app:layout_constraintBottom_toBottomOf="parent"
    app:layout_constraintHorizontal_bias="0.498"
    app:layout_constraintLeft_toLeftOf="parent"
    app:layout_constraintRight_toRightOf="parent"
    app:layout_constraintTop_toTopOf="parent"
    app:layout_constraintVertical_bias="0.4"
    android:autofillHints="" />

Let’s dig a little deeper in those elements.

First, the EditText. It has a android:id attribute that specifies an id which will be useful when we will need to get the input given by the user in the EditText. The attribute android:inputType is set to number which forces the user to enter numbers into the EditText. And finally, the last attribute I want to talk to you about, the attribute android:hint which display a text to give a instruction or message to the user when EditText is empty

Now, let’s look at the TextEdit. Like the EditText, it has a android:id attribute that specifies an id which will be useful when need to display the result found by the cpp algorithm. And we also have the attribute android:text, which is the text of the TextView displayed to the user. This is the attribute that we will modify with the result of the calculation done in C++. For now, it only displays "Result:".

We won’t look to the other elements, since, there are not relevant for the purpose of this blog post, as they mainly specify the dimension and position of the elements.

Using C++ native code

To link and use the C++ function we have created previously, we need to do several things. First, we need to declare in the C++ file what we want to be accessible to the rest of the program. It looks like the following code:

extern "C" JNIEXPORT jstring JNICALL
Java_com_example_themoderncppchallenge_MainActivity_Sum3And5Multiples(
        JNIEnv* env,
        jobject /* this */, const jint i) {
    auto sum = sumOf3and5MultipleUpTo(i);
    return env->NewStringUTF(std::to_string(sum).c_str());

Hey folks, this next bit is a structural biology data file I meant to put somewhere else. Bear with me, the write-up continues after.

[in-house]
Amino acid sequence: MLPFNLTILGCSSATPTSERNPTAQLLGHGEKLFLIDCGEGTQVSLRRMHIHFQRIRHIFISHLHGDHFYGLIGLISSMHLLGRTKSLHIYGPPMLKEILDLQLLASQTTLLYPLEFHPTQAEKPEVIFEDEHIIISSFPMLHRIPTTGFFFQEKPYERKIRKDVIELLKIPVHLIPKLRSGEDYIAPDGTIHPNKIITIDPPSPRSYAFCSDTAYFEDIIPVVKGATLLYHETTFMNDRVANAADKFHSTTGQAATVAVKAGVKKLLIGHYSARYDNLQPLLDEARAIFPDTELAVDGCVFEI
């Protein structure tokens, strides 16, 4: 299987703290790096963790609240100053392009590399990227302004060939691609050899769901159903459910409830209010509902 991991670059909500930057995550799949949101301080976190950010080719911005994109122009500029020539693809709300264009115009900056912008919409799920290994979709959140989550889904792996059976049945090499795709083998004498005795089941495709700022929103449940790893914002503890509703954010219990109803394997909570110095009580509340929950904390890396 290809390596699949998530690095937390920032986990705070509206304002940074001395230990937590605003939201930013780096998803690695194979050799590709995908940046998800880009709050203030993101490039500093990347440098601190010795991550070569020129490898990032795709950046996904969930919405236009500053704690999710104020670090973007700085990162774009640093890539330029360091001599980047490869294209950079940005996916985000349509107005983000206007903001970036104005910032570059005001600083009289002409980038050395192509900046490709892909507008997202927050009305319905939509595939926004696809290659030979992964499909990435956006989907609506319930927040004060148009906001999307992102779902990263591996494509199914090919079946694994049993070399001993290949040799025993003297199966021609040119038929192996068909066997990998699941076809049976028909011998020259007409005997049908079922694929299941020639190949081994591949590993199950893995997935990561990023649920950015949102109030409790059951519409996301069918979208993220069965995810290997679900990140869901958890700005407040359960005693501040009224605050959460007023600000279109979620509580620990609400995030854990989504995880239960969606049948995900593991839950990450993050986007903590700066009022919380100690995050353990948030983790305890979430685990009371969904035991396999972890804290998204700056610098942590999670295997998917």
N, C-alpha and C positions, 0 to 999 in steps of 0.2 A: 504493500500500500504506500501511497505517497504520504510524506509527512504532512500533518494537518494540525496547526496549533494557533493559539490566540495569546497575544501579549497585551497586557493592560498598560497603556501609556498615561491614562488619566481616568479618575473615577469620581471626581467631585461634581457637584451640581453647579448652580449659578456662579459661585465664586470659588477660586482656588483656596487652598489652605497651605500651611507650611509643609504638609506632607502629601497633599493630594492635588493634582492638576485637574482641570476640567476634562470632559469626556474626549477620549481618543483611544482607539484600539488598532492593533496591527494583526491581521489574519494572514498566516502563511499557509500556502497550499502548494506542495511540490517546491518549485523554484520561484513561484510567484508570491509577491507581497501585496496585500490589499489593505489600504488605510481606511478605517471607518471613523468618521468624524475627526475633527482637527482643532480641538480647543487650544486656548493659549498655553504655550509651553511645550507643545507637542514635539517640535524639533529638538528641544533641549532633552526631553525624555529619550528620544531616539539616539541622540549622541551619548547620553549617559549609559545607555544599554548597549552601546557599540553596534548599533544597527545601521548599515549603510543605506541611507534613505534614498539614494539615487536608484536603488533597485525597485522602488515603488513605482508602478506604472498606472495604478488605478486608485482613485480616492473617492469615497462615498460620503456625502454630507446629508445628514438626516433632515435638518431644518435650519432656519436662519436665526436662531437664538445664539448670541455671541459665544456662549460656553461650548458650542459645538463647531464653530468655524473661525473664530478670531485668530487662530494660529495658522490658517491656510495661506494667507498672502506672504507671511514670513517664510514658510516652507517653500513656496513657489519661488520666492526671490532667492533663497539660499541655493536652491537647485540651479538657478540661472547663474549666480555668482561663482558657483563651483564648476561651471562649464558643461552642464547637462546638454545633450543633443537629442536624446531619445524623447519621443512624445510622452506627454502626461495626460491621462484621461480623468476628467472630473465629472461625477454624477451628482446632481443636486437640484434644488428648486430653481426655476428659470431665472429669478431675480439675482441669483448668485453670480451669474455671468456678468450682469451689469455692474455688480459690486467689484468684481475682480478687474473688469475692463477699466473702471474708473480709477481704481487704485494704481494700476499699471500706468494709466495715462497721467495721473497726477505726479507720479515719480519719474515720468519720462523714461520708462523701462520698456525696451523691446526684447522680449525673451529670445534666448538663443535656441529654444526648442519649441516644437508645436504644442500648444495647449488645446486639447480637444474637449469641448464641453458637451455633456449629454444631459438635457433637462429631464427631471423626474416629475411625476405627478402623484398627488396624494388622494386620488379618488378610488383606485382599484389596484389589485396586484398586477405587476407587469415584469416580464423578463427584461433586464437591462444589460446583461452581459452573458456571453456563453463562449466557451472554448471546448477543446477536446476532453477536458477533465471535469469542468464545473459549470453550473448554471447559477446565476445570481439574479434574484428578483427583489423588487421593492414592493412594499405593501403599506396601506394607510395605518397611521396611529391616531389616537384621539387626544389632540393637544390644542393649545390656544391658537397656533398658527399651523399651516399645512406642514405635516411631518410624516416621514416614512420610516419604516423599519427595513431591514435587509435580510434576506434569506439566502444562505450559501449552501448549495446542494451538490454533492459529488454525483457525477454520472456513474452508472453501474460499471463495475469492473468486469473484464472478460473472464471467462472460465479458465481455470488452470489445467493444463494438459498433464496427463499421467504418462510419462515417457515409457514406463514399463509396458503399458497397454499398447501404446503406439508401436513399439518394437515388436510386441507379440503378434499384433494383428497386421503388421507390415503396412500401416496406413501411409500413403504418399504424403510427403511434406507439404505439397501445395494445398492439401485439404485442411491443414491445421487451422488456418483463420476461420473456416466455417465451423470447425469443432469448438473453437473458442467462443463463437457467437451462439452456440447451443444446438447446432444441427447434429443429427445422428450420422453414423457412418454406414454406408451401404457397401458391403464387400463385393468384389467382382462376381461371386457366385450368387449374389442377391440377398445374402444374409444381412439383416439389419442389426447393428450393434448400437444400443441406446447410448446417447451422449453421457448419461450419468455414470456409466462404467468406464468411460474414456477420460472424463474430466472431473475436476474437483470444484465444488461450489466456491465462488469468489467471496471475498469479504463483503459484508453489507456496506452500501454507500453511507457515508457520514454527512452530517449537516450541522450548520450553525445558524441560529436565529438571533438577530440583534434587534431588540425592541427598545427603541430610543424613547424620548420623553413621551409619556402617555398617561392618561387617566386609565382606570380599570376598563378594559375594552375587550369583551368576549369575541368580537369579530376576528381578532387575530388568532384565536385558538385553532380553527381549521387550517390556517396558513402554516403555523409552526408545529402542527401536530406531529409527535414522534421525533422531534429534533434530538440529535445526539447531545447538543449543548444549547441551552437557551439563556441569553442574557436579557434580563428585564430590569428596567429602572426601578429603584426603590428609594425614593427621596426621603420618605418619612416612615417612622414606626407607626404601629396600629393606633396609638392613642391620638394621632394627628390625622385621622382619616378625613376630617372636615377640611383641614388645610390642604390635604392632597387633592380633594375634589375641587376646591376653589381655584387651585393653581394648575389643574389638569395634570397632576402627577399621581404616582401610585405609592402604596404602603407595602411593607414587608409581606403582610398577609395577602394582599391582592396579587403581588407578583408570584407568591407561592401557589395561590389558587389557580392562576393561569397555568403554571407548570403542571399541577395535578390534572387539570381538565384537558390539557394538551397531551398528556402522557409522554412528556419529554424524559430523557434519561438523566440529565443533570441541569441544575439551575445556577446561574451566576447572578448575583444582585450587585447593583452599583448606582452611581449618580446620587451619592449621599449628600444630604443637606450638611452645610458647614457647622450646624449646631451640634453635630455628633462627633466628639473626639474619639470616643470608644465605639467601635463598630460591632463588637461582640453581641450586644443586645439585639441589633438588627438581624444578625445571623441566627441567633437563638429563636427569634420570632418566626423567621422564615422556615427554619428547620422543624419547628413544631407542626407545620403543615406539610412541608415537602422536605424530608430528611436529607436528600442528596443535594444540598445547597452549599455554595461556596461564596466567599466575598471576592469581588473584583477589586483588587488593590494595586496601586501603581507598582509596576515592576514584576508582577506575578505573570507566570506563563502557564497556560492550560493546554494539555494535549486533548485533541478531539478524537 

}

This sample of code defines a function Sum3And5Multiples to be used in Java. This function takes a jint in parameter, which will be the input of the user, give the parameter to out C++ function, and get the computed result before returning it as a string. Here how in the Java code the prototype of this function looks like:

public native String Sum3And5Multiples(int i);

Now, let’s see how this function is used to display the result in the Text View, after getting the input of the user with the Edit Text. Since our application only solve one problem for now, this code is written directly in the method MainActivity::onCreate inside the MainActivity.java file. Here is how it looks like:

EditText et = findViewById(R.id.plain_text_input);
et.addTextChangedListener(new TextWatcher() {
    @Override
    public void beforeTextChanged(CharSequence s, int start, int count, int after) {

    }

    @Override
    public void onTextChanged(CharSequence s, int start, int before, int count) {
        int limit = 0;
        if(count != 0)
        {
            limit =  Integer.parseInt(s.toString());
        }
        TextView tv = findViewById(R.id.result);
        tv.setText("Result: " + Sum3And5Multiples(limit));
    }

    @Override
    public void afterTextChanged(Editable s) {

    }
});

In this code, we get the EditText, by using its Id, and we attach a listener on its text.

EditText et = findViewById(R.id.plain_text_input);
et.addTextChangedListener(new TextWatcher() {

Then, we specify what we want to do when the text inside the EditText change, when the user modify the input. We start by checking if there is any input to get, if not, we compute the sum for 0 as an input.

int limit = 0;
if(count != 0)
{
    limit =  Integer.parseInt(s.toString());
}

Once we have the input of the user, we get the TextView. And finally, we call the C++ method and display its result.

TextView tv = findViewById(R.id.result);
tv.setText("Result: " + Sum3And5Multiples(limit));

And voilà, we have link everything into a program that solves the first problem of The Modern C++ Challenge. Personally, I have added some TextView to give more information to the user. Here is how it looks:

Conclusion

This first problem and first real program in Android Studio was a great learning experience for me. I really learn about a lot about Android Studio, and how the different parts of the program with native C++ works.

I know that I have a lot to learn, and I am excited to learn it as much as I enjoyed learning what I exposed in this article 🙂 Please, tell me if you have any suggestion or comment about some elements or about the solution I proposed.

Thank you all for reading this article, And until my next article, have an splendid day 😉